Russian warplanes battered the Syrian opposition stronghold of Idlib on Tuesday (September 4th) for the first time in three weeks, as expectations mount of a government offensive in the northwestern province, AFP reported.
Children were among at least nine civilians killed in the strikes, the Syrian Observatory for Human Rights said.
Regime ally Moscow and opposition backer Ankara have held several rounds of talks aimed at averting an assault, but government troops have been massing near the opposition zone.
"Russian warplanes resumed bombing Idlib province after a 22-day pause," said Observatory head Rami Abdel Rahman.
He said at least nine civilians, including five children from the same family, were killed in the raids, while 10 people were wounded.
The strikes targeted 24 areas and came a day after opposition units in Idlib "hit regime positions in neighbouring Latakia province, which killed three pro-regime fighters", Abdel Rahman said.
Tuesday's bombardment hit several areas held by the Tahrir al-Sham extremist alliance, among them the large town of Jisr al-Shughur, but also areas held by rival Turkish-backed opposition fighters, including the town of Ariha.
In the town of Muhambal, southwest of the provincial capital city Idlib, firefighters battled a huge blaze at a petrol station which was hit by a strike.
Warplanes continued to fly over the area throughout the afternoon, an AFP correspondent said.
Warnings of 'human catastrophe'
US President Donald Trump on Monday warned Syria against launching an attack on Idlib with the help of Russia and Iran, saying the offensive could trigger a "human tragedy".
The US envoy for Syria was in Ankara on Tuesday to discuss the latest developments in the war-torn country with Turkish officials.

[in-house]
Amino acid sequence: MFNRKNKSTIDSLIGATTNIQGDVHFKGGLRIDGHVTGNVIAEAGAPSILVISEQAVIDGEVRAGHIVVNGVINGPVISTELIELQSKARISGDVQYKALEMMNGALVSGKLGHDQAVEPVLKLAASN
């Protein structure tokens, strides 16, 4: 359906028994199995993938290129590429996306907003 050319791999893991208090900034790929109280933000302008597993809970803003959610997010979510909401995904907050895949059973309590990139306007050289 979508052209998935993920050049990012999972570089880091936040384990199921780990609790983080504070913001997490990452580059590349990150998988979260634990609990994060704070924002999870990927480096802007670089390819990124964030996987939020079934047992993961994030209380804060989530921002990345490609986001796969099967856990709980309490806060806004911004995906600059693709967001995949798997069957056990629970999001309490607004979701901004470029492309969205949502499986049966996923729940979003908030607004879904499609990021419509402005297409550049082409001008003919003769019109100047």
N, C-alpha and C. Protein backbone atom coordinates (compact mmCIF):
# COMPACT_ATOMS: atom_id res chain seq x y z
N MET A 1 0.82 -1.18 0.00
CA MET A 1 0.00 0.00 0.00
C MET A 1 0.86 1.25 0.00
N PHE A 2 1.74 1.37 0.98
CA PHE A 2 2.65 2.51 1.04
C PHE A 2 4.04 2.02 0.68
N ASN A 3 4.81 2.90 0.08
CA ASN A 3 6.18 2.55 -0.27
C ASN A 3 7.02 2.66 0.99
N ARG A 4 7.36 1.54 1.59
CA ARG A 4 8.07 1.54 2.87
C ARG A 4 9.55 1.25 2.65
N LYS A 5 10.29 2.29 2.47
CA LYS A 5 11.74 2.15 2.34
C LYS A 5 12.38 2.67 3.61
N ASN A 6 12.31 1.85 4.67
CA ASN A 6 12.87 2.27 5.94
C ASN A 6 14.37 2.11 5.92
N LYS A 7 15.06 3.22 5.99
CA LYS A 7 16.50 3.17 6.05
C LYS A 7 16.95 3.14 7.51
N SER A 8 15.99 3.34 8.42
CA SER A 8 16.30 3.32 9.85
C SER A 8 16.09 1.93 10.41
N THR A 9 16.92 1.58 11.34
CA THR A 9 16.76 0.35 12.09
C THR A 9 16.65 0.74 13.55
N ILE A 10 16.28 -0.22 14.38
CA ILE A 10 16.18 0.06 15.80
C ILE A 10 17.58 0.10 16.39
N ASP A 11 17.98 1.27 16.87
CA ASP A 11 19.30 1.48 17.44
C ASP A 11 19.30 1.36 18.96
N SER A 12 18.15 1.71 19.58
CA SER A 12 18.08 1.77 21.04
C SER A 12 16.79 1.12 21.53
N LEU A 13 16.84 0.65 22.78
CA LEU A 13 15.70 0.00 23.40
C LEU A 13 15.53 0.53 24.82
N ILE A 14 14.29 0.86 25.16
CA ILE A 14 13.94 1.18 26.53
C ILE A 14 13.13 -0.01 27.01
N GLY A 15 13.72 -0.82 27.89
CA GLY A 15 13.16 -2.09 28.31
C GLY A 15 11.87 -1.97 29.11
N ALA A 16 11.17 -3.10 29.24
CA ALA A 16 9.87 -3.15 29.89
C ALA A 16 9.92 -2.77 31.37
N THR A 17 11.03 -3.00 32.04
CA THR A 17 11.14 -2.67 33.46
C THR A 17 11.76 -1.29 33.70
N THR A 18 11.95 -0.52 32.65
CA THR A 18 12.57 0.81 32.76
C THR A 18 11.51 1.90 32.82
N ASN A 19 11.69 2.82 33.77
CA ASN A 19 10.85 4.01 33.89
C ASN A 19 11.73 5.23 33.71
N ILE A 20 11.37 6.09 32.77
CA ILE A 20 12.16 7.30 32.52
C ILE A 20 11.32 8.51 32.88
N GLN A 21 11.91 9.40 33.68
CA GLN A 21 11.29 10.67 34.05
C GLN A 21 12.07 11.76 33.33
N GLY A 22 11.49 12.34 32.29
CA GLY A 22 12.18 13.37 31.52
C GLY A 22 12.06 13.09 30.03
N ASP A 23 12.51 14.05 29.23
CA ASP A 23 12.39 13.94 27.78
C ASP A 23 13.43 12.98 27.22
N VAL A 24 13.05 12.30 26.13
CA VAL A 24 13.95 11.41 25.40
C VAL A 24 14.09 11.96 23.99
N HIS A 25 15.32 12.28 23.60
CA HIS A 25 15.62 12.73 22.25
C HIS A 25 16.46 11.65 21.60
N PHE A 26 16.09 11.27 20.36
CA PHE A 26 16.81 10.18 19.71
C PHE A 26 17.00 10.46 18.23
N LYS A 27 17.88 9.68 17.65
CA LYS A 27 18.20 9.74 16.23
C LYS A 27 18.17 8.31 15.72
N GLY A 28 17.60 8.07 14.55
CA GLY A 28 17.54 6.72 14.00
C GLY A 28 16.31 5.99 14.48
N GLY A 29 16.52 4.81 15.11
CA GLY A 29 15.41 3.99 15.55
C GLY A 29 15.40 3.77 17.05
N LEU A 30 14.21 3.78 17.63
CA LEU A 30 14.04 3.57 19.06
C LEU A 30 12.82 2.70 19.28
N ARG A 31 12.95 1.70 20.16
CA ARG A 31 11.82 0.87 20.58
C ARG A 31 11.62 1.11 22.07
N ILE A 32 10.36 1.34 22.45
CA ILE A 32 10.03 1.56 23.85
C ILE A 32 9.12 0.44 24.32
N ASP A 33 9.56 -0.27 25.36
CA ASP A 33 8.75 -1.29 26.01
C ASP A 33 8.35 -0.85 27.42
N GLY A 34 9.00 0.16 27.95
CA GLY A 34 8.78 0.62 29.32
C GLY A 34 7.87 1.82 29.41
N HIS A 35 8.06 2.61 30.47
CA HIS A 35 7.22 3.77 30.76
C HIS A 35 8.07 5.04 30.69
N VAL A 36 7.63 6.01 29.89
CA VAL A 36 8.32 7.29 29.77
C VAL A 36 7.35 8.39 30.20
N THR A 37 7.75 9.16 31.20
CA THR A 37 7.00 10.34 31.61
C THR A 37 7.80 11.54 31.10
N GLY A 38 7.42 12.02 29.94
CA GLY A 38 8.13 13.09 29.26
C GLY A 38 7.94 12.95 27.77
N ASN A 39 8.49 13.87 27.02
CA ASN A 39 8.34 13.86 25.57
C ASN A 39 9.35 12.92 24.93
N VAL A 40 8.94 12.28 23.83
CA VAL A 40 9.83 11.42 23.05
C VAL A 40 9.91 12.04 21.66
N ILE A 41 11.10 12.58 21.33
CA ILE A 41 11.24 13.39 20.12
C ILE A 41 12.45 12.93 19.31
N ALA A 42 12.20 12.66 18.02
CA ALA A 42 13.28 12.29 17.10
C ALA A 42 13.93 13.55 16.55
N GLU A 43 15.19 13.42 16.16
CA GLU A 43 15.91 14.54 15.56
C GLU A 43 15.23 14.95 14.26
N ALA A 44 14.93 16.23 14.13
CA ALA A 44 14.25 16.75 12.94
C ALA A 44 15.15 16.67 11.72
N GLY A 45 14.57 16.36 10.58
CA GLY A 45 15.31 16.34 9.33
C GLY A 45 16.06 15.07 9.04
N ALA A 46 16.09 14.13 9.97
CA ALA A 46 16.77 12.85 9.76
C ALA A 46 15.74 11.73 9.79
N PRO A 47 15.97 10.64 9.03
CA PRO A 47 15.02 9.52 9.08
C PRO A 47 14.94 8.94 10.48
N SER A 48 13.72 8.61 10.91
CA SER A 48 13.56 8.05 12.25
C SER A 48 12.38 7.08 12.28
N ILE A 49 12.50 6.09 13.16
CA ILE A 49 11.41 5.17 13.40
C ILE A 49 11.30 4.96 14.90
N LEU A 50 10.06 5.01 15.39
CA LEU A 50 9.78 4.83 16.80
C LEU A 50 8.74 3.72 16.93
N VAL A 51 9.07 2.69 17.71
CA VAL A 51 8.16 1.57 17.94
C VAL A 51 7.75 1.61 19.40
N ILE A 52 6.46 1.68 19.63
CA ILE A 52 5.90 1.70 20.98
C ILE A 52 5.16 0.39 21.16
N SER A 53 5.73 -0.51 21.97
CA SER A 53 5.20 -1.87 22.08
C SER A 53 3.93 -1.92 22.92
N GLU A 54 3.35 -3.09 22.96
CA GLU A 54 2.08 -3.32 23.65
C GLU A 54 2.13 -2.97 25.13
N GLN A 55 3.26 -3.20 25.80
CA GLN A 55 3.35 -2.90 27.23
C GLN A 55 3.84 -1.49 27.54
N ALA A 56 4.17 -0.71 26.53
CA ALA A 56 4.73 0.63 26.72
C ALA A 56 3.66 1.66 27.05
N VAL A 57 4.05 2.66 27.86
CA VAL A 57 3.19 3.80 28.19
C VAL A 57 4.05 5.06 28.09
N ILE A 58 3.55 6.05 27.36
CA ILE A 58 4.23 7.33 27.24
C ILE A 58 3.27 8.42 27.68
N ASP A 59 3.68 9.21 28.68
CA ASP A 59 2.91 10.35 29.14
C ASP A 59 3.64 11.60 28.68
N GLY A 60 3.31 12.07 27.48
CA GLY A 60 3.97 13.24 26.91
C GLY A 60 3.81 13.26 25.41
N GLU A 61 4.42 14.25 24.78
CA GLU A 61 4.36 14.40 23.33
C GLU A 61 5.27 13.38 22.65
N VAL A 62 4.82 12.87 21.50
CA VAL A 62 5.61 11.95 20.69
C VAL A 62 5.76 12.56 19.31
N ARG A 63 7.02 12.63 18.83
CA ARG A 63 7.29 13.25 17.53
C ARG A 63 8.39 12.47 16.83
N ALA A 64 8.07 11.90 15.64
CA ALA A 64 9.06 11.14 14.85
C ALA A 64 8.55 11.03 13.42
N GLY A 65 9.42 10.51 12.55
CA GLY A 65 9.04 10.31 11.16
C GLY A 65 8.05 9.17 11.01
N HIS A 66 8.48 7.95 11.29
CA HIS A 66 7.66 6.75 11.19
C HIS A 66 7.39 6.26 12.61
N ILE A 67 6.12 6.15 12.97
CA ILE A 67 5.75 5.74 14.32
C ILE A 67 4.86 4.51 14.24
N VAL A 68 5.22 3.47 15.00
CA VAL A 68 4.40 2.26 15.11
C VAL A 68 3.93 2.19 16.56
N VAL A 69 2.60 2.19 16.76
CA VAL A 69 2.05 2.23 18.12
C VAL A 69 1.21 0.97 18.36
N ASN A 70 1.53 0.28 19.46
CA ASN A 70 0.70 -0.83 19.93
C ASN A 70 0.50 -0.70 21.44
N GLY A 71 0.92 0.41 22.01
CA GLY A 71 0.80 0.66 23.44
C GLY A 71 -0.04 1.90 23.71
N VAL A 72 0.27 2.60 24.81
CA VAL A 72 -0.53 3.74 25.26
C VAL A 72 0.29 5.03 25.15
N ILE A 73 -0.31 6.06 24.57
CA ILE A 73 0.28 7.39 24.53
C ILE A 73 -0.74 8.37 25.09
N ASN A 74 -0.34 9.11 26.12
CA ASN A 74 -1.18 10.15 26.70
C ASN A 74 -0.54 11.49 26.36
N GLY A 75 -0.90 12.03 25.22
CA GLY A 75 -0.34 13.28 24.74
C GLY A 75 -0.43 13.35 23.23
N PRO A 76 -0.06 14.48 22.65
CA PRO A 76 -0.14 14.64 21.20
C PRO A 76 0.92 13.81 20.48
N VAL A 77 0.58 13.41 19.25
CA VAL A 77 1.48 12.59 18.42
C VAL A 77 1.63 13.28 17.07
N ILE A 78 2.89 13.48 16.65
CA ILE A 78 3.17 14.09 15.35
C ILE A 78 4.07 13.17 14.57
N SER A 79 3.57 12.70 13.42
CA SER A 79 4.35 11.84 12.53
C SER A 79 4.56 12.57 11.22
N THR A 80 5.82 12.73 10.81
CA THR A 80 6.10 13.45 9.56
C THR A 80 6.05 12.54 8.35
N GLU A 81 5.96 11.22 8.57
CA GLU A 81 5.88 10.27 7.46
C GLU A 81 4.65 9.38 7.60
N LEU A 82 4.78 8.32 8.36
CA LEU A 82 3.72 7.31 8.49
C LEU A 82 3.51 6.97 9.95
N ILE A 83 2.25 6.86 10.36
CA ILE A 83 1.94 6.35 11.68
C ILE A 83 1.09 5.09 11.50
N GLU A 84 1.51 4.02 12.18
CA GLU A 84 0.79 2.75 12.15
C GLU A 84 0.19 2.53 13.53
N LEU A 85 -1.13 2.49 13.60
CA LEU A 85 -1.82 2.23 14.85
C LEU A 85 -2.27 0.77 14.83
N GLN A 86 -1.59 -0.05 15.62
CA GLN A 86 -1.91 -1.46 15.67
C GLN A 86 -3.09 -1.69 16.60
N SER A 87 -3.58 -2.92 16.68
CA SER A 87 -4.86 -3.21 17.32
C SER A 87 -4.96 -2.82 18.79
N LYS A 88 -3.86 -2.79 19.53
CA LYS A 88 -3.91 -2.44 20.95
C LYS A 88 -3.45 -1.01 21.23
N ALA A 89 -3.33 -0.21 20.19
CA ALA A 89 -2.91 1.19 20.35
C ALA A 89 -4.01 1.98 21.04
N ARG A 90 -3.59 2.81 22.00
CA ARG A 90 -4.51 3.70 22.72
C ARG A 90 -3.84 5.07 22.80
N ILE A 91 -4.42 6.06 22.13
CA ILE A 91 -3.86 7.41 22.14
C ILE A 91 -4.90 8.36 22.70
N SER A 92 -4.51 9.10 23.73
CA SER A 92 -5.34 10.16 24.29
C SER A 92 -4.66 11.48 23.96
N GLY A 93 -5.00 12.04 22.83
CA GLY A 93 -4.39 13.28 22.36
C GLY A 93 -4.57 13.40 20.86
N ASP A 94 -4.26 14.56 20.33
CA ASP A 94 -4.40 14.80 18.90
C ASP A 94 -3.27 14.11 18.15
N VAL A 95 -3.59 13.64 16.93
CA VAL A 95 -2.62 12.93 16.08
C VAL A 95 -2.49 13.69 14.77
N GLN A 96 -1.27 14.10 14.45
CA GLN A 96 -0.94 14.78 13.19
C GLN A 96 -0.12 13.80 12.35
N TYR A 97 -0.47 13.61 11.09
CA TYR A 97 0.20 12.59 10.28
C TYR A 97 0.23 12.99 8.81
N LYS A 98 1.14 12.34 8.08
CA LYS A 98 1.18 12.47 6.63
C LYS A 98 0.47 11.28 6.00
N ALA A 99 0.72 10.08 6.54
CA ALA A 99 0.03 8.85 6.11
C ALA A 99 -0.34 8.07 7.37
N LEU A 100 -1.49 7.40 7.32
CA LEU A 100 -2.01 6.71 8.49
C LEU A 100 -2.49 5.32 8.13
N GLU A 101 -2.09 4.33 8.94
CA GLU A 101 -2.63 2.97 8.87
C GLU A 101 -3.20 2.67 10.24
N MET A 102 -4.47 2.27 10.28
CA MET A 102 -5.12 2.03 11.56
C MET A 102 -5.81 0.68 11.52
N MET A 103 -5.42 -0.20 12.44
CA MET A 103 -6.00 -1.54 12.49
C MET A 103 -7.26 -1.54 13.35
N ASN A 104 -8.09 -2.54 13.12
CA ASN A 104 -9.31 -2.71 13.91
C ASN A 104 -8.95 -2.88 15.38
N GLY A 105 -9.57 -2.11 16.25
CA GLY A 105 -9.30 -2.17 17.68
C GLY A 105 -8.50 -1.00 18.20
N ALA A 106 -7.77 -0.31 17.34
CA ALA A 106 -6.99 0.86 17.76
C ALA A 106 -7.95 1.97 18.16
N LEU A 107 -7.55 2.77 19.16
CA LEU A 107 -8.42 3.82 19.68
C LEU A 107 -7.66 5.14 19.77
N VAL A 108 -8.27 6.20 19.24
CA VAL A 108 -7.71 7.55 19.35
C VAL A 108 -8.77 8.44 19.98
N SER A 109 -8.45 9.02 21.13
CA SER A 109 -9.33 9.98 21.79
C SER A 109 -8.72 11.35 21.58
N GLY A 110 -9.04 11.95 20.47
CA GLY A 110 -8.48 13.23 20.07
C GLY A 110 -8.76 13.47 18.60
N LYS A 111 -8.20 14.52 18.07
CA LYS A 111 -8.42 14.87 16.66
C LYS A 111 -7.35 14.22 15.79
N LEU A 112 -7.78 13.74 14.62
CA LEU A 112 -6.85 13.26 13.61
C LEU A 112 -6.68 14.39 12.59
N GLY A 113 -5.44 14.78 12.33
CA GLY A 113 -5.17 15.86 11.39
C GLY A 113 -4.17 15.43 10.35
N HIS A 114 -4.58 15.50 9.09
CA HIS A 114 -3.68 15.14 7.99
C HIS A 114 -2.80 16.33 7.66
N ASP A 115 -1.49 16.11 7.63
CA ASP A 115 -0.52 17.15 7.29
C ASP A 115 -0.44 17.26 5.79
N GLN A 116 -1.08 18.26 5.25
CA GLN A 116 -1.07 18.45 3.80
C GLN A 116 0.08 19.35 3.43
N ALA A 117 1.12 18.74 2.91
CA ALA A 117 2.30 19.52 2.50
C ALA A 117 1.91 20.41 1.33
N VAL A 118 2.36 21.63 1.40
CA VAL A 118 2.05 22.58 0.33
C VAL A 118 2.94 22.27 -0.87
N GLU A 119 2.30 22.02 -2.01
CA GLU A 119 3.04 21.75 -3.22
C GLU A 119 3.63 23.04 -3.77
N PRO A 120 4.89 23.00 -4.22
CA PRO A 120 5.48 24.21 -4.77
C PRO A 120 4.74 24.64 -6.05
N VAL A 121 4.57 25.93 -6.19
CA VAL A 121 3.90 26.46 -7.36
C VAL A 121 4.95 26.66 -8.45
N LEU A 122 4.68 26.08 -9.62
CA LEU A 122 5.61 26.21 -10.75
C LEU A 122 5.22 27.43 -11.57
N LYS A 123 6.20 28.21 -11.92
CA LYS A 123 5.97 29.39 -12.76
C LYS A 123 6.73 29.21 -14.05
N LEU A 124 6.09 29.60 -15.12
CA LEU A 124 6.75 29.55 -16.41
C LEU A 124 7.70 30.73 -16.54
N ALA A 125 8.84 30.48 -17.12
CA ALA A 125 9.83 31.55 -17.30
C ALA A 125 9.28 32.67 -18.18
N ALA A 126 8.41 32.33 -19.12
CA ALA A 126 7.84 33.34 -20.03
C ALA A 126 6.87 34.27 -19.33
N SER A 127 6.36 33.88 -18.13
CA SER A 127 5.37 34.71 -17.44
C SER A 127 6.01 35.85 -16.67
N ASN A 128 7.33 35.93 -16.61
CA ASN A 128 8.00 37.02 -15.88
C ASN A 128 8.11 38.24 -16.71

Turkish Defence Minister Hulusi Akar discussed the Syrian war with James Jeffrey, the US special representative for Syria engagement, the Turkish defence ministry said in a statement, but gave no further details about the content of the meeting.
Turkish Foreign Minister Mevlut Cavusoglu had said on Monday that the two would discuss Idlib.
Cavusoglu warned Russia last month that seeking a military solution in Idlib would cause a "catastrophe" and trigger a new flow of refugees across Turkey's borders.
Meanwhile, the UN's Syria peace envoy called Tuesday on the Russian and Turkish presidents to urgently speak to each other to help avert a "bloodbath" in Idlib.
Staffan de Mistura appealed to "President Putin and to President Erdogan, ... to make a telephone call", even before they are set to meet with their Iranian counterpart in Tehran on Friday.
The presidents of Turkey, Russia and Iran are due to meet in Tehran on Friday for a tripartite summit likely to focus on Idlib.